Blending has been commonly practiced by winemakers for centuries, on a most basic level, to achieve better balance and otherwise improve the overall quality of the various individual parts by creating a more complex sum. While the modern fine wine trend is for wines to edge ever closer toward expressing a sense of place in the clearest, least manipulated way, it is worth noting that a sensitively blended wine that allows all its components to shine with compelling poise can be just as evocative as any single-vineyard, single-variety wine. Odyssée is one such wine.
Today, legal limitations on the extent of blending include local labeling laws that restrict non-permitted grapes and the percentage of regionally sourced fruit within a wine that mentions a legally recognized, delimited region. In the good old days, going back a century or more, there were no such labeling rules. In the nineteenth and even into the early twentieth centuries, Bordeaux winemakers were known to “improve” their wines from difficult vintages with the addition of a little undeclared Northern Rhône Syrah. In celebration of this history, in 2004, Château Palmer began producing a small-lot, throwback blend of wines from their Margaux vines mixed with a small proportion of Syrah from Hermitage. Labeled as “Hermitage Historical XIXth Century Blend, Vin de France,” it continues to be produced in select vintages and has something of a cult following.
Odyssée - a wine started in 2015 as a similar throwback blend by Pierre Graffeuille, managing director of Château Léoville Las Cases, and his friend in the Rhône, Matthieu Dumarcher—is now into its fourth vintage release. “At first, we tried blending wine from the Médoc with just Syrah from the Rhône,” said Graffeuille. “It didn’t work for us. We found that Grenache was a better complement. Grenache is plump, juicy and sweet—it matches better, in fact. We decided to create a new style of ‘Hermitage blend.’ So, the base is Cabernet Sauvignon and Grenache, blended with other varieties.”
The other significant difference between Odyssée and its historical inspiration is that this wine is not a Bordeaux base with just a splash of the Rhône. “We are looking at around a 60/40 blend. We want the blend to be shared almost equally between both regions,” said Graffeuille.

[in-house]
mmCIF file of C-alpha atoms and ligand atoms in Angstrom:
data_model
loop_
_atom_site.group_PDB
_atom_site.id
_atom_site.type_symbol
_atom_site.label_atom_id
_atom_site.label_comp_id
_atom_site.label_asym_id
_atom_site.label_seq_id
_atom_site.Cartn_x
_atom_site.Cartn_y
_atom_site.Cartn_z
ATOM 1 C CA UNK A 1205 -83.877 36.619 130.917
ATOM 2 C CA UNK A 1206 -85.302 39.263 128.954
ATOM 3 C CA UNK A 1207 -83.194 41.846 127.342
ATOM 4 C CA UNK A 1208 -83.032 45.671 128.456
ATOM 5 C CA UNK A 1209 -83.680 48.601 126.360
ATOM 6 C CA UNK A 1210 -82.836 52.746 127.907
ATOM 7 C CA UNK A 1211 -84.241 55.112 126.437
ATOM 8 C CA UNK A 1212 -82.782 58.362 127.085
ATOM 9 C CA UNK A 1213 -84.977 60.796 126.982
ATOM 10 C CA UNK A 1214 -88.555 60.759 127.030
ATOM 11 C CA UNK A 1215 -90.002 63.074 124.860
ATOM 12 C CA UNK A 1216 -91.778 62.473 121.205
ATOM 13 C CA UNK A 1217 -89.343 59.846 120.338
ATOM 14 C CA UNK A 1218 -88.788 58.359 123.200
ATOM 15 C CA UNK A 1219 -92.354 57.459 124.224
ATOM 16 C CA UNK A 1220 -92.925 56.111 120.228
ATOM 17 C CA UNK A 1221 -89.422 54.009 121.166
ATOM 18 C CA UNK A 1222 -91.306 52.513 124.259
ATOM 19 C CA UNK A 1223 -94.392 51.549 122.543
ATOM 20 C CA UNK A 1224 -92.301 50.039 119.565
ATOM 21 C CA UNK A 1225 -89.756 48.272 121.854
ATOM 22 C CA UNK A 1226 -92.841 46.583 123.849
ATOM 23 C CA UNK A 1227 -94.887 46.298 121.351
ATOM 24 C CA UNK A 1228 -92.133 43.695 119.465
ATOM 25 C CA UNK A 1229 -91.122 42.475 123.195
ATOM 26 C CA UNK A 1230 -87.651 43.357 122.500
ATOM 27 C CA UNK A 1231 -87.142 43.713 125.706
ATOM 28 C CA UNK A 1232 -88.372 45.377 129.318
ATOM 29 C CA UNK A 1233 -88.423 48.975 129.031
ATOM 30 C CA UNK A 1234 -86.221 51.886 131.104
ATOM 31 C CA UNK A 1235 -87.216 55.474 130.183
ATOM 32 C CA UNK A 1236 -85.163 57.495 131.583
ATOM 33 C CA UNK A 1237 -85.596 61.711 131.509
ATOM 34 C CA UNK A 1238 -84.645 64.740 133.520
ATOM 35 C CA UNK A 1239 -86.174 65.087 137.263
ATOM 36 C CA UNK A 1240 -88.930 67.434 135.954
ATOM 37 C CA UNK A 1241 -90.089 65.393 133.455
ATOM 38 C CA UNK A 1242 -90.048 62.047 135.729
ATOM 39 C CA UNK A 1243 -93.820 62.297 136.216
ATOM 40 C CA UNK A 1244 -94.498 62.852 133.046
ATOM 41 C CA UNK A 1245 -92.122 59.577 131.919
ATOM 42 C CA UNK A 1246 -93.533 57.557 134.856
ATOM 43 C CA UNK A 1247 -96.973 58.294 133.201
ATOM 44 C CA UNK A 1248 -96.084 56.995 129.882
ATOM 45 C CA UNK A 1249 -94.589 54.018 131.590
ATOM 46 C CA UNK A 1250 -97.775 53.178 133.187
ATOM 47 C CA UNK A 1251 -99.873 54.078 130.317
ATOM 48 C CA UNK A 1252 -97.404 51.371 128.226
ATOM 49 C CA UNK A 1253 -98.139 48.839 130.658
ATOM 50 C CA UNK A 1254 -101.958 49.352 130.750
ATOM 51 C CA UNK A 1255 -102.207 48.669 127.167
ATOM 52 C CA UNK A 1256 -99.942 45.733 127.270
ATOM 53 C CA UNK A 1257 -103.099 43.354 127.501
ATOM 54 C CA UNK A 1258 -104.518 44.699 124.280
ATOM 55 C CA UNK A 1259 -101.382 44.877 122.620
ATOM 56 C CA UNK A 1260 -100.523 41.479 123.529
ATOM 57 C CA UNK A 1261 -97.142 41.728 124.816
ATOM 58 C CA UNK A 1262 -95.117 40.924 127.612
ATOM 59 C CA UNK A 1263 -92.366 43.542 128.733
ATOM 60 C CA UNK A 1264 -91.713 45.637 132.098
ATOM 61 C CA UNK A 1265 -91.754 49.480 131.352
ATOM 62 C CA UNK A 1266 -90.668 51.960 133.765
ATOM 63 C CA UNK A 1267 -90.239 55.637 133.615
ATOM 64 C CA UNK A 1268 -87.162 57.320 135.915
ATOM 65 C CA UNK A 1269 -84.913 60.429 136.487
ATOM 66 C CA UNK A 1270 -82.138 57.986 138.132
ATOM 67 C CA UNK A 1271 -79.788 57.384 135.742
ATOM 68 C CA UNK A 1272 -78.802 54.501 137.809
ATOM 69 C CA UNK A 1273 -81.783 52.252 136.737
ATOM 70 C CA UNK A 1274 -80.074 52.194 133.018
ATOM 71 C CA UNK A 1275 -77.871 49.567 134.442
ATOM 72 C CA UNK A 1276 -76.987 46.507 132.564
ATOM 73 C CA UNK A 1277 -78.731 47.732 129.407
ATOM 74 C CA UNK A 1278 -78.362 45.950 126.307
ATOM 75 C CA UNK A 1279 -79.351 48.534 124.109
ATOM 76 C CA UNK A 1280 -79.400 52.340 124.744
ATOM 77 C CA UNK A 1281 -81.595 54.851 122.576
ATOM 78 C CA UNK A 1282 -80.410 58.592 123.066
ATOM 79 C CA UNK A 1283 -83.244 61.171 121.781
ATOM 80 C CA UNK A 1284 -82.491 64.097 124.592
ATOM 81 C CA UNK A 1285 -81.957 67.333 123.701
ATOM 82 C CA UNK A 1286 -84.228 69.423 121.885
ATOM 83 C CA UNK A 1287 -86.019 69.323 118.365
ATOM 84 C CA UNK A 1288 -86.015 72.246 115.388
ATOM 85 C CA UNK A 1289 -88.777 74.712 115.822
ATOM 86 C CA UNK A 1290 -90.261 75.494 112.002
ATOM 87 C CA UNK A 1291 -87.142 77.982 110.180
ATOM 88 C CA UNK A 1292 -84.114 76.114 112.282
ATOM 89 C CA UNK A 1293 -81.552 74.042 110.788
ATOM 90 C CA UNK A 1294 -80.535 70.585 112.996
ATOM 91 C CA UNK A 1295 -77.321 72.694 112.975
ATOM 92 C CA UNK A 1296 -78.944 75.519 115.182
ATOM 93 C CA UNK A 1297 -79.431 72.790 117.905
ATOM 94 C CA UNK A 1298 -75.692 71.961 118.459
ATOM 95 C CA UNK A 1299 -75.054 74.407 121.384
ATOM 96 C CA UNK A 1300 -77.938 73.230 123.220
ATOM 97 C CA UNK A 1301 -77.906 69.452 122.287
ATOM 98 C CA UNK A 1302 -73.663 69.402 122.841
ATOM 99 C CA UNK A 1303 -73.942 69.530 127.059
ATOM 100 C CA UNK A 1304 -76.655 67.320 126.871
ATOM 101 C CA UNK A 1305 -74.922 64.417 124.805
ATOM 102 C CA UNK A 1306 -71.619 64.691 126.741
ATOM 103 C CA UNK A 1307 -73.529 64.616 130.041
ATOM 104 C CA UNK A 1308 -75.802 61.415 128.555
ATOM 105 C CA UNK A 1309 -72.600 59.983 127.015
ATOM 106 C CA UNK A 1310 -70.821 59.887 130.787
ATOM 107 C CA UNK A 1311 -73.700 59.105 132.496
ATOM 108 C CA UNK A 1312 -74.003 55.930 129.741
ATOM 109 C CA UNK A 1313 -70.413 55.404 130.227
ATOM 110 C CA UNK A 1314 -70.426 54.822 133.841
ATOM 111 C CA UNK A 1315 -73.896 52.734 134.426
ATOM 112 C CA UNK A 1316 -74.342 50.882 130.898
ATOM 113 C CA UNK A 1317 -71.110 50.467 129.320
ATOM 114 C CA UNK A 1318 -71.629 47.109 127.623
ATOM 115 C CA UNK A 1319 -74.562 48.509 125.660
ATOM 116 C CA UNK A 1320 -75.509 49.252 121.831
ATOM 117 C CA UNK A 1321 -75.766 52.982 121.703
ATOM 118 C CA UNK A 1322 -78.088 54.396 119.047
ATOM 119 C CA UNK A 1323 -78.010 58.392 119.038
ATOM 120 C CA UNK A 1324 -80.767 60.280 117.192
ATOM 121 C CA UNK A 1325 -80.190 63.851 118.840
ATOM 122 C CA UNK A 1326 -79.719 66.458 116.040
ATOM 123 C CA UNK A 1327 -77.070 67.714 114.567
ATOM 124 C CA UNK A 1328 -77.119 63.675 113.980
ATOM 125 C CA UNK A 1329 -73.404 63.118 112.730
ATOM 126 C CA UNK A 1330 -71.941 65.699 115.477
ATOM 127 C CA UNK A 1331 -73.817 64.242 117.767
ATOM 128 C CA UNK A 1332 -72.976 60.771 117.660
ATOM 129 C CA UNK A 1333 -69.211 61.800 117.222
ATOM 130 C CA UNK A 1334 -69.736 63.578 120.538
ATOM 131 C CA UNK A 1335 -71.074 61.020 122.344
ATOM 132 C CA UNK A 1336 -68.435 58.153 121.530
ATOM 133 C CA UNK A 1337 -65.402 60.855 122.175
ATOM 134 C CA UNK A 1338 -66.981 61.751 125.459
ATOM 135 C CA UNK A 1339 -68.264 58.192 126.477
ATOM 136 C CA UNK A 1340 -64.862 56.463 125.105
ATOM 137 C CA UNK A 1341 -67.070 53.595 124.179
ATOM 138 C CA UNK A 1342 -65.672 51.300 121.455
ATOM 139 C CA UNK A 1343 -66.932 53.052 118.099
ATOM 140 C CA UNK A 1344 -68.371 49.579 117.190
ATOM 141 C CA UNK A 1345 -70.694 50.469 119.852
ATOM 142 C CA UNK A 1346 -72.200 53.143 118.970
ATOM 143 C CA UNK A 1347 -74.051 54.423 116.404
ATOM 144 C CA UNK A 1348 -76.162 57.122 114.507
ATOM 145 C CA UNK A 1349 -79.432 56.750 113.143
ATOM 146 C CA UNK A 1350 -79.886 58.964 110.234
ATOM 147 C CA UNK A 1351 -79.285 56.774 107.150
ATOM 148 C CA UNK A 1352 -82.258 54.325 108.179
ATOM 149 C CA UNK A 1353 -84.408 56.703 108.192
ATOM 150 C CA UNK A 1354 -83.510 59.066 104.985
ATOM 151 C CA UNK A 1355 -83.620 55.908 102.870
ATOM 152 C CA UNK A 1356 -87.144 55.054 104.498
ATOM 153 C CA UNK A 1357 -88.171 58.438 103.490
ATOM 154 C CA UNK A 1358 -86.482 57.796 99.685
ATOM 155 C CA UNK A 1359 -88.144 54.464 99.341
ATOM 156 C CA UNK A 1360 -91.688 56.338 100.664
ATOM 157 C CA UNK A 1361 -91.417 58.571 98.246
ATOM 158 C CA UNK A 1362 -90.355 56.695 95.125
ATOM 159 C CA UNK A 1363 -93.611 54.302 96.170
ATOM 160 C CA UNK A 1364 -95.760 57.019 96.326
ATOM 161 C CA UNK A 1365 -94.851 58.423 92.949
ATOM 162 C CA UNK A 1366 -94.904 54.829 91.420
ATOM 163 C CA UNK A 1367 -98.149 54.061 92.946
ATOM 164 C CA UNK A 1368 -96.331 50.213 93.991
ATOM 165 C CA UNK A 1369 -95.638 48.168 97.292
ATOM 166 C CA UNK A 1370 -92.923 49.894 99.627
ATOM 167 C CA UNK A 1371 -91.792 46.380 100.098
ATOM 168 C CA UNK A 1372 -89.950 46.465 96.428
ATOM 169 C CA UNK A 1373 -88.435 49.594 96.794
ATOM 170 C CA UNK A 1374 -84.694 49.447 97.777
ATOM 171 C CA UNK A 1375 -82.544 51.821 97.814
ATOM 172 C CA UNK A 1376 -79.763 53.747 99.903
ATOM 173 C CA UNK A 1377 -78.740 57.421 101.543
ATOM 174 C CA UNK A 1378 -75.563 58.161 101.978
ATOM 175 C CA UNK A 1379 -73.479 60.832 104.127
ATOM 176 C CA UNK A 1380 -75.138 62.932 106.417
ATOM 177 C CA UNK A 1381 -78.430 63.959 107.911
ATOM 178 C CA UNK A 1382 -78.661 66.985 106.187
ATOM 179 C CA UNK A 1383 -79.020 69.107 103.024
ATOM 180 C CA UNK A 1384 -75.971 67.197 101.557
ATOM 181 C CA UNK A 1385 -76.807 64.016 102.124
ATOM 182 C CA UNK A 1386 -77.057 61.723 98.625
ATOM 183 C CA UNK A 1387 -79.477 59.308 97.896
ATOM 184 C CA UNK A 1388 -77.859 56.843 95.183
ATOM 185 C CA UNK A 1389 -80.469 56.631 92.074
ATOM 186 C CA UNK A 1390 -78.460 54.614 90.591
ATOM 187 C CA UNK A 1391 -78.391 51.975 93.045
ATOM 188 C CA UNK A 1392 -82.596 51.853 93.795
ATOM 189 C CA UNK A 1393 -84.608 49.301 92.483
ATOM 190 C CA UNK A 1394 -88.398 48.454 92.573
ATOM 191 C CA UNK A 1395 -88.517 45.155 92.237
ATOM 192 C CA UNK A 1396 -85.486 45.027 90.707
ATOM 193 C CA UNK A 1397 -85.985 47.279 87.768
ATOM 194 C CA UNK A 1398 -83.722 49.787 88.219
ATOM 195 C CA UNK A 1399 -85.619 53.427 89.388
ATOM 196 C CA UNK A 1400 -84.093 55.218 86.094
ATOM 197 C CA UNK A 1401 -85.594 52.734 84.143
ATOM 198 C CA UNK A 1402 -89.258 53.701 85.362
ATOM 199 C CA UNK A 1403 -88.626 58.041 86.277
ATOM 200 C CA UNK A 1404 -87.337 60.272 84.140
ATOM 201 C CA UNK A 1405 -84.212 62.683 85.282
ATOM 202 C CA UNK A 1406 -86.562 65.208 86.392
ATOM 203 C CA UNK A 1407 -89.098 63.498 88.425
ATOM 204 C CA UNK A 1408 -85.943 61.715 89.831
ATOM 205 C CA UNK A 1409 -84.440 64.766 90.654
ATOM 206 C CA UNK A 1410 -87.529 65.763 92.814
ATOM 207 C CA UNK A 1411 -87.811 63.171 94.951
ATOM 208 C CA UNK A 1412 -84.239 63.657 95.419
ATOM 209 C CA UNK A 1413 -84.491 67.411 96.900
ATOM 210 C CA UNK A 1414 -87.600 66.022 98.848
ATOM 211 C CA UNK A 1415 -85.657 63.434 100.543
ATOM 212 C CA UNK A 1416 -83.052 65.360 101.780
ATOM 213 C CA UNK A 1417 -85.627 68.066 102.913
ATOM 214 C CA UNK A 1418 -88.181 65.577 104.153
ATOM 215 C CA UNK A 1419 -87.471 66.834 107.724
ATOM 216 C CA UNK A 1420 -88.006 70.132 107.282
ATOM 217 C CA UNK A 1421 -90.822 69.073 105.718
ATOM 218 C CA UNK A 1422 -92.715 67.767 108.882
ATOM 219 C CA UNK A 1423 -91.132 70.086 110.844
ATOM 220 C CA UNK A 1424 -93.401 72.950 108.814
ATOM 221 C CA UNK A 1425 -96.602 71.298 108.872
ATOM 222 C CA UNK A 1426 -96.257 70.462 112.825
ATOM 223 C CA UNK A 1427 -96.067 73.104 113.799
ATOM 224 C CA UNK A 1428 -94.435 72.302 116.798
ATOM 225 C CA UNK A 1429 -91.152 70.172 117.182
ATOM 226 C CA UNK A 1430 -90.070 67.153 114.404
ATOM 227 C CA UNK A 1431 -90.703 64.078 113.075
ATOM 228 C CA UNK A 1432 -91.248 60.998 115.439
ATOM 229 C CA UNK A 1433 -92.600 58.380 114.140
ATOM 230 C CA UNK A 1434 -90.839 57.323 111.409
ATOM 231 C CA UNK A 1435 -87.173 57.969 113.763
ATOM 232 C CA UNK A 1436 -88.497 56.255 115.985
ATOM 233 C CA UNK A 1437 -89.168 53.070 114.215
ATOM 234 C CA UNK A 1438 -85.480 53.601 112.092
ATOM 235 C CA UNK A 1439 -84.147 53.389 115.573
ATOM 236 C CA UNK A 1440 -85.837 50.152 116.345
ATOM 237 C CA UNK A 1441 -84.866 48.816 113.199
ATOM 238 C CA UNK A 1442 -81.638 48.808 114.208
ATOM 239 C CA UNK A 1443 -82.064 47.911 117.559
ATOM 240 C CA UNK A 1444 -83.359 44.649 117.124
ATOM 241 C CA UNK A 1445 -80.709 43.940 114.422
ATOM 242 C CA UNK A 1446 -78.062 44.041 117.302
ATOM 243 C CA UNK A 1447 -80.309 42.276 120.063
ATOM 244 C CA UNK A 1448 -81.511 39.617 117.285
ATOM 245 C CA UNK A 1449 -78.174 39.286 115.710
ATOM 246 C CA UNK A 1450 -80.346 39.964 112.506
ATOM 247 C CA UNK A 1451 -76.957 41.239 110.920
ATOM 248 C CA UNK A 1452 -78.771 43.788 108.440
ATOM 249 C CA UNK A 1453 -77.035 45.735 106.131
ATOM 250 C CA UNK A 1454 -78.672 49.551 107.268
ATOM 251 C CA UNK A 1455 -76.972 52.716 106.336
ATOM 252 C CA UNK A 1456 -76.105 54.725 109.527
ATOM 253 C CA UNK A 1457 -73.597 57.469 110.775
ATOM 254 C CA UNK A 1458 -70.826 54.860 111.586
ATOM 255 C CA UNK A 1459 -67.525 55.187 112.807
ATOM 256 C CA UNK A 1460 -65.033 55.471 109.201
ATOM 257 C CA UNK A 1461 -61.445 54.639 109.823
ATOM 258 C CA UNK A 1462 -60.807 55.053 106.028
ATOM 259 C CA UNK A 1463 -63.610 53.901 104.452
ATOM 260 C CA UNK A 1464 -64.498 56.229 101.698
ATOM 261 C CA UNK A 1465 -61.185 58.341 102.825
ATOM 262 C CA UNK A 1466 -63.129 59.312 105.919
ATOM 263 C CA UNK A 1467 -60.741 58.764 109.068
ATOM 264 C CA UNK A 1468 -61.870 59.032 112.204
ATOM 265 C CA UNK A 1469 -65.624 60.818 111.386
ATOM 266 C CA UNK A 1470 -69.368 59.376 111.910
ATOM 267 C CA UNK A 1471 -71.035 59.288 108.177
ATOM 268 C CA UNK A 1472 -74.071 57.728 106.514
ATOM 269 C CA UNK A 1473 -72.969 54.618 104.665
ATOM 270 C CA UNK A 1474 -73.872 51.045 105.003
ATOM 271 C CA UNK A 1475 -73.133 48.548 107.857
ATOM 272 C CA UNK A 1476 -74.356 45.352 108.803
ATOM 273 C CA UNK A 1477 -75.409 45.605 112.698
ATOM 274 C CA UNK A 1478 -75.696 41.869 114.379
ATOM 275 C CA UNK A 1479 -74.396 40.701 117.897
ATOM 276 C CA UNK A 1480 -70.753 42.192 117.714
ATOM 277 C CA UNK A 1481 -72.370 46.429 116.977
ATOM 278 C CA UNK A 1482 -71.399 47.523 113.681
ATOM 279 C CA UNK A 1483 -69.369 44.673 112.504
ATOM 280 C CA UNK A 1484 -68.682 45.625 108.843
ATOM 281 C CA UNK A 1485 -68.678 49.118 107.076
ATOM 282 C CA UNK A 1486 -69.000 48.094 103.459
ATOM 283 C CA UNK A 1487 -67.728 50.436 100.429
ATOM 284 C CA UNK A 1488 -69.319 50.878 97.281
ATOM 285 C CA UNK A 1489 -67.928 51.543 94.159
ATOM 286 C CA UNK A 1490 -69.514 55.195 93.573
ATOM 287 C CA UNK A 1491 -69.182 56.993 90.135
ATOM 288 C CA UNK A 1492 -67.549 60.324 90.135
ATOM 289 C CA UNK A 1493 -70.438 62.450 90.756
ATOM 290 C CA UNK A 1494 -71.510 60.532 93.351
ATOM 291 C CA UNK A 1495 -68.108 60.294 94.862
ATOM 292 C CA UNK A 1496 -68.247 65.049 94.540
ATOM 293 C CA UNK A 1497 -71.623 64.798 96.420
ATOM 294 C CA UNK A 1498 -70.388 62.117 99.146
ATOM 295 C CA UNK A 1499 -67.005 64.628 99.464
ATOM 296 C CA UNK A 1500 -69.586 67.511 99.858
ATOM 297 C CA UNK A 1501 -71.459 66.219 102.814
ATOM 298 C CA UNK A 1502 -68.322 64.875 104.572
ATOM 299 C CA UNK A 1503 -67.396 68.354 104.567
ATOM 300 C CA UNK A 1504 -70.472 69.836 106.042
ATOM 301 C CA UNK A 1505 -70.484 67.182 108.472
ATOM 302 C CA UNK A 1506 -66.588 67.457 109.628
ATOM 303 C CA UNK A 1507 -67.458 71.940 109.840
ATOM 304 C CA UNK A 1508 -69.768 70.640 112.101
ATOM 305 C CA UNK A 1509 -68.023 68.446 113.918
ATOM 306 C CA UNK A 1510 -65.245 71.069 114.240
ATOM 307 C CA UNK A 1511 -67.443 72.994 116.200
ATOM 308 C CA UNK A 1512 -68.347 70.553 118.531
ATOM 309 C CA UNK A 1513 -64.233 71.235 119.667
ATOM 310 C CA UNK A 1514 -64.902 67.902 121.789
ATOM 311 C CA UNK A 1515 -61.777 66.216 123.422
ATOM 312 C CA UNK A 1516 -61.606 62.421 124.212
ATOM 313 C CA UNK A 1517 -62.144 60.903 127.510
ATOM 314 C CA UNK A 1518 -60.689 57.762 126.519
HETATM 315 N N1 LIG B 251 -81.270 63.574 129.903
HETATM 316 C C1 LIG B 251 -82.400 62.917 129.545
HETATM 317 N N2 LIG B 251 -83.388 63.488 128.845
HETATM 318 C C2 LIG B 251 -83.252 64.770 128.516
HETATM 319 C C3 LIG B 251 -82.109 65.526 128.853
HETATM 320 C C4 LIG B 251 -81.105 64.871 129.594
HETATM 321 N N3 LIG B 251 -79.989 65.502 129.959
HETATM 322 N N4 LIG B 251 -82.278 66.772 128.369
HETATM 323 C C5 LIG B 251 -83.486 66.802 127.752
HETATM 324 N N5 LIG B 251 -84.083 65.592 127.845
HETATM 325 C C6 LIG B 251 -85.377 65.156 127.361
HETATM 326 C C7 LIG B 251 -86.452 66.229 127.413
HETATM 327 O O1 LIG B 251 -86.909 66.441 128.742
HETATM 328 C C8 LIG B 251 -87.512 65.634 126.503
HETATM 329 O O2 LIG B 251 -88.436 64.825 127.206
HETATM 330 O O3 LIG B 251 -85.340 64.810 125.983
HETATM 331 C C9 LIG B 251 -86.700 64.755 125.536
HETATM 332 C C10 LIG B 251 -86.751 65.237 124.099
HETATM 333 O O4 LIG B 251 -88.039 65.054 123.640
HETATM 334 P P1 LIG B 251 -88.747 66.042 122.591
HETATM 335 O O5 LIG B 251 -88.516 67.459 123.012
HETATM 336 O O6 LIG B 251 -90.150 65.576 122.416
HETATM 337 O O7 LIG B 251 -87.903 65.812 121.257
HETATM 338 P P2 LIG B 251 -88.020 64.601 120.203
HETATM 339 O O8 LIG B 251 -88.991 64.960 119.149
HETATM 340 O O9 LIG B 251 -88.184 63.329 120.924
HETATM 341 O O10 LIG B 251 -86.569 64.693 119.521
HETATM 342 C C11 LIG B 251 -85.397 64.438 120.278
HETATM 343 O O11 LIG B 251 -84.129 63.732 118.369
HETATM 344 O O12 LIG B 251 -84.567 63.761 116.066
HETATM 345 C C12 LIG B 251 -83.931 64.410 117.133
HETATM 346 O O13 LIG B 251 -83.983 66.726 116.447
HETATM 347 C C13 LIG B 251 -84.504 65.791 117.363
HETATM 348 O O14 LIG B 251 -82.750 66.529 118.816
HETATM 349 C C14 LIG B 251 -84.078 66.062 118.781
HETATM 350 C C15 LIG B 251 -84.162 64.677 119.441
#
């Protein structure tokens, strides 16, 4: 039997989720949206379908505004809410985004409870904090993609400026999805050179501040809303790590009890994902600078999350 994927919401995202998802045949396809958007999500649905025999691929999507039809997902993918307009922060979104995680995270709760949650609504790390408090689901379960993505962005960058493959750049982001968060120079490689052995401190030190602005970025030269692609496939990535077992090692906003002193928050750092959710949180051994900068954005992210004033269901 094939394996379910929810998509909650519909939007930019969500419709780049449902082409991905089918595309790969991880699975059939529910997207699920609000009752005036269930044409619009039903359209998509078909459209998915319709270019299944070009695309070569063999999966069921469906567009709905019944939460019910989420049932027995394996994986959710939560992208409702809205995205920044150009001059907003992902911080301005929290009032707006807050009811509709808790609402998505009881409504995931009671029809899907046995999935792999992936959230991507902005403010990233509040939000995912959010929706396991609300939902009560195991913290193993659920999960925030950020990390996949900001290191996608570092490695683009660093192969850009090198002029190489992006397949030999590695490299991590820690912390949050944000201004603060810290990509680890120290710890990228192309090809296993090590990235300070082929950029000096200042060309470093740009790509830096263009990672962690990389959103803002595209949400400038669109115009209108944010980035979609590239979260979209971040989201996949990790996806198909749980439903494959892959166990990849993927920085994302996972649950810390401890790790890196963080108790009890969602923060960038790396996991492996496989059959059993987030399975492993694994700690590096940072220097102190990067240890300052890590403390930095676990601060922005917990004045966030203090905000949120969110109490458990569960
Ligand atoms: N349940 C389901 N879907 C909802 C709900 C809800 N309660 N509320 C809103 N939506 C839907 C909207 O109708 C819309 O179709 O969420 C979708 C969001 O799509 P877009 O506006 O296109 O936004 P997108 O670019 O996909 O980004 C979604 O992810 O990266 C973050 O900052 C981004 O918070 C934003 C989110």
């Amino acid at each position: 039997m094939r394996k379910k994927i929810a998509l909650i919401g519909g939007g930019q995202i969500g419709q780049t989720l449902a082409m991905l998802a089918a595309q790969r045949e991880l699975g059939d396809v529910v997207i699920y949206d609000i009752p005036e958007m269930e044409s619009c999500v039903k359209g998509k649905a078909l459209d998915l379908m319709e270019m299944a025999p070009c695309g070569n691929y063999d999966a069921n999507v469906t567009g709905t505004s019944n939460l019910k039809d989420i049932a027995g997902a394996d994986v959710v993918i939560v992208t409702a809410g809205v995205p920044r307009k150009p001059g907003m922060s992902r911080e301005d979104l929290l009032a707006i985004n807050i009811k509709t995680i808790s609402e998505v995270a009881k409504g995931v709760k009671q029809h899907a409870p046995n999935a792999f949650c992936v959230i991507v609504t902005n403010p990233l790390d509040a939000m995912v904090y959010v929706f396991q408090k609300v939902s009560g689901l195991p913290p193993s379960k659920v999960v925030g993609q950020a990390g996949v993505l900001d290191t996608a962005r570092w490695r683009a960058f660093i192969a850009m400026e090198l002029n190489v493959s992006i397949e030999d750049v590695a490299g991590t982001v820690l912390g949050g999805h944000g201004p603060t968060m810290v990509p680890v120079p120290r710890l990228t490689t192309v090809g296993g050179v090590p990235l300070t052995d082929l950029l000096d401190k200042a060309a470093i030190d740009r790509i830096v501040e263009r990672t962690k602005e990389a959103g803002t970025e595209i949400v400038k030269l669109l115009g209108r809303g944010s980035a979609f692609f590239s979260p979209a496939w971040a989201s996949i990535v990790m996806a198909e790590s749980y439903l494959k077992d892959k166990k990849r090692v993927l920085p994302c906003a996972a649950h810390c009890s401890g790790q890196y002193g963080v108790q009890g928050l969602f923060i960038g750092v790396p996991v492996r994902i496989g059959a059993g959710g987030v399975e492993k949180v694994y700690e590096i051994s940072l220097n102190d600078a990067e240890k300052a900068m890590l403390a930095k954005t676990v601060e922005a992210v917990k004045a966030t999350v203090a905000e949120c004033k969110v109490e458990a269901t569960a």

As for the sources of the grapes, “In the Médoc, we have old vines, to the north of Saint-Estèphe,” Graffeuille explained. “These are 50- to 60-year-old vines, located just in front of the river with a high-density planting. The vineyard in the Southern Rhône belongs to us. It is a higher-altitude vineyard, about 30 to 40 kilometers north of Châteauneuf-du-Pape. The vines are around 60- to 70-years-old, and the farming is 100% organic.”
This winemaking odyssey begins in the respective regions, then the blending is done in the Rhône.
“I make the Cabernet Sauvignon component in Bordeaux and then transfer it to the Rhône. I buy used Las Cases barrels for this purpose. We transport the wine in the barrel, then we do the blending in the Rhône. We use barrels and amphora to age the Rhône components. We do a pre-blend and then a final blend before bottling because we like to keep the Cabernet Sauvignon a little longer in barrels than the Rhône varieties. Total aging runs 18-22 months.”
The Odyssée blend has evolved since its first iterations in 2015 and 2016. “In 2017 and in 2018, we added some Counoise, showing off this spicy, aromatic, almost forgotten variety. Also, this is a late-ripening variety, bringing some freshness and balance to these warmer vintages in the Rhône.” From a production level of 3,000 bottles in 2015, 8,000 bottles were made in 2018. “But we won’t go more than 12,000 bottles,” Graffeuille assured me, “to keep the quality.”
Before I tasted the wines, I have to confess I had doubts, just looking at grape variety blends. But, as with any great wine, style and character are reflections of not just varieties but places. I love this wine because it so clearly, beautifully conveys attributes of both the Médoc and the Southern Rhône. What’s more, they shine together beautifully. Straight Cabernet Sauvignon from the northern Médoc can be very structured, bordering on austere. Grenache from the Southern Rhône maintains the variety’s plush texture and generosity, but it is more savory/earthier in style than, say, from Australia or California, melding seamlessly with the restraint of the Médoc, while the Cabernet gives it backbone and lift. After tasting all four vintages, I think this northern Médoc/Southern Rhône marriage is inspired and downright delicious.
Equally exciting is Odyssée’s price. The vintages currently on the market sell for around $35/bottle in the USA, UK and France.
2016 : 94/100
A blend of 47% Cabernet Sauvignon, 22% Grenache, 12% Syrah, 9% Mourvèdre, 8% Merlot and 2% Petit Verdot, the 2016 Odyssée has a medium to deep garnet color, charging out of the glass with bold scents of blueberry preserves, chocolate-covered cherries and blackberry pie, giving way to notions of smoked meats, blackcurrant pastilles, licorice and cracked black pepper. The full-bodied palate (14.5% alcohol) is full-on rich and seductive, delivering bags of savory-laced black and blue fruits with a gorgeous velvety texture and seamless freshness, finishing long with loads of pepper and mineral sparks. Delicious right now, it is still very youthful and primary. It should easily cellar for another 20 years or more.